Shine a light: New research shows how energy-efficient light can bend plastic

Researchers discovered a way to use energy-efficient light to manipulate photopolymers or plastic films. Credit: Florida State University

A team of Florida State University researchers has discovered a way to use energy-efficient light to manipulate photopolymers or plastic films — a finding that has implications for a wide variety of technologies that use light as an energy source to create shape-shifting structures.

The research is published in the journal ACS applied polymer materials and is a joint work of Associate Professors of Chemistry and Biochemistry Ken Hanson and Justin Kennemur, and FAMU-FSU College of Engineering Professor William Oates.

“The idea is that we want to harness energy-efficient light and produce mechanical power as efficiently as possible,” Hanson said.

Researchers worldwide are working on materials that respond to external stimuli such as light, temperature, magnetic fields or electricity. These stimuli can cause a material to change shape, molecular arrangement or mechanical properties and have been used in research in robotics, aerospace engineering, drug delivery and more.

The research team at FSU was particularly interested in light-responsive systems for mechanical work, a less studied area.

So far, research in that area has shown that the conversion of light for this purpose is often energetically inefficient and requires high-energy light for significant results. Hanson, Kennemur and Oates believed that their combined expertise – Hanson is an expert in solar cells, Kennemur in polymer synthesis and Oates in materials characterization and modeling – could help them develop a new approach.

Their research team eventually collaborated on a new process that effectively harvests energy-efficient light and uses it to bend plastic films across the thickness of masking tape.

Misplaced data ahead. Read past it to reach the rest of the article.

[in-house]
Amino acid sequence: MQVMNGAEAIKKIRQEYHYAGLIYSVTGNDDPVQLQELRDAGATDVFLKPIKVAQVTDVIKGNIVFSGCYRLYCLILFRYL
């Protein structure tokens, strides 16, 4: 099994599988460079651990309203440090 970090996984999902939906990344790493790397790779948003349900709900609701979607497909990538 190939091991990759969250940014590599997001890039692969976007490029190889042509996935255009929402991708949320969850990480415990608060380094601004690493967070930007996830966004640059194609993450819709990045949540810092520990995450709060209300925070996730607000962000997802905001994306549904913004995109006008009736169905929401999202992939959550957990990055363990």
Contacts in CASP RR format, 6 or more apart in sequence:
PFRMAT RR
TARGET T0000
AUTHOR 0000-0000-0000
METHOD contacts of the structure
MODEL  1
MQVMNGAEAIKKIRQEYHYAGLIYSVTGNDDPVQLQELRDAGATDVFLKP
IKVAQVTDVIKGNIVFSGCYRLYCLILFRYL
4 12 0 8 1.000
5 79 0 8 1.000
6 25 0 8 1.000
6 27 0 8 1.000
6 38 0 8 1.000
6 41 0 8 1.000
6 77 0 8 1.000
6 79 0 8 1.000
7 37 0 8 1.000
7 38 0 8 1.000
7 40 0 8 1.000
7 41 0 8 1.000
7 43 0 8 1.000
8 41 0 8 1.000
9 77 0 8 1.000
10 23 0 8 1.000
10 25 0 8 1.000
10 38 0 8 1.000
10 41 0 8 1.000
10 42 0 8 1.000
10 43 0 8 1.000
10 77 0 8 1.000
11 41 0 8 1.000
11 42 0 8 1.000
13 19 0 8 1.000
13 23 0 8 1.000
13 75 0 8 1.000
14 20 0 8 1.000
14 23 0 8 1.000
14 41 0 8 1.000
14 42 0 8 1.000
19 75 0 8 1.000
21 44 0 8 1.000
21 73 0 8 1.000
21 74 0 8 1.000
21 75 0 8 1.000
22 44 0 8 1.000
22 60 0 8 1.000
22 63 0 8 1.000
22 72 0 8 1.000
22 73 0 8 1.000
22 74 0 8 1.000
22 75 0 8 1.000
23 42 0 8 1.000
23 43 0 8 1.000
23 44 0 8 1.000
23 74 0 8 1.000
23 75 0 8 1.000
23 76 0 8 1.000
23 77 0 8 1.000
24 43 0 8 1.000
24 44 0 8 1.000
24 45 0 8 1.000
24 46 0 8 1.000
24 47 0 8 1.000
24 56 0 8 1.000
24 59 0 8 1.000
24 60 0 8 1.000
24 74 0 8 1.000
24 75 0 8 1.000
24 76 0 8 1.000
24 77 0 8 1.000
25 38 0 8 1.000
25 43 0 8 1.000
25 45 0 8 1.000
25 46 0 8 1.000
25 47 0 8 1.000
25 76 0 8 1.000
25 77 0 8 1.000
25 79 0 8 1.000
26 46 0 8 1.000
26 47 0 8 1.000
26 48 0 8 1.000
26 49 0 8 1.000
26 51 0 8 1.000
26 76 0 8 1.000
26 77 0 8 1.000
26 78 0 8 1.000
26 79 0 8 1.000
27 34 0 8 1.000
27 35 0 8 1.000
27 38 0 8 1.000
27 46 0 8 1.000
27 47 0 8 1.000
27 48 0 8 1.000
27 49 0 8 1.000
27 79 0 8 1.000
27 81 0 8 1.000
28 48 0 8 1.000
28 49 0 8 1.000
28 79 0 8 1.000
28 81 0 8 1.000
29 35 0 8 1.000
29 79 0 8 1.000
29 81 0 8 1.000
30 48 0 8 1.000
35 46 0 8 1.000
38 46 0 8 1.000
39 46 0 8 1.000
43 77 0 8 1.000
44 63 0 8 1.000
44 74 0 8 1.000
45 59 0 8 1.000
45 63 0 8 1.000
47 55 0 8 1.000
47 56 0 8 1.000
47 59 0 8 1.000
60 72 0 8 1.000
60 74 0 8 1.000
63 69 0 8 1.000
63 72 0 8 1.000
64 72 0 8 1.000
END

“Many polymers have stability limitations that result in slow degradation when exposed to high-energy ultraviolet light,” Kennemur said. “Using lower energy visible light is a great way to get around this problem.”

The FSU team experimented with a photopolymer based on the chemical compound stilbene. Stilbene itself has limited uses, but it can be used to make dyes, optical brighteners, or dye lasers. Hanson, Kennemur and Oates applied a mechanism called a triplet sensitizer to the polymer, which allowed it to absorb the low-energy light and convert it into high-energy mechanical work.

When the research team shone a dim light on the stilbene-based plastic filmsthey saw the films bend in response to the energy transfer.

“It’s remarkable how, for the first time, low-energy photons can manipulate stilbene to precisely control the shape of a polymer with polarized light,” Oates said.

Given this proof of concept, the researchers plan to further refine this process in the future using different polymer structures, light-absorbing nanostructures and advanced modeling tools.

Other contributors to this article are FSU students Drake Beery, Eugenia Stanisauskis, Grace McLeod, Gina Guillory, and postdoctoral researcher Anjan Das.

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More information:
Drake Beery et al, Enabling lower energy light harvesting in stilbene-based photomechanical polymers via triplet sensitization, ACS applied polymer materials (2022). DOI: 10.1021/acsapm.2c00660

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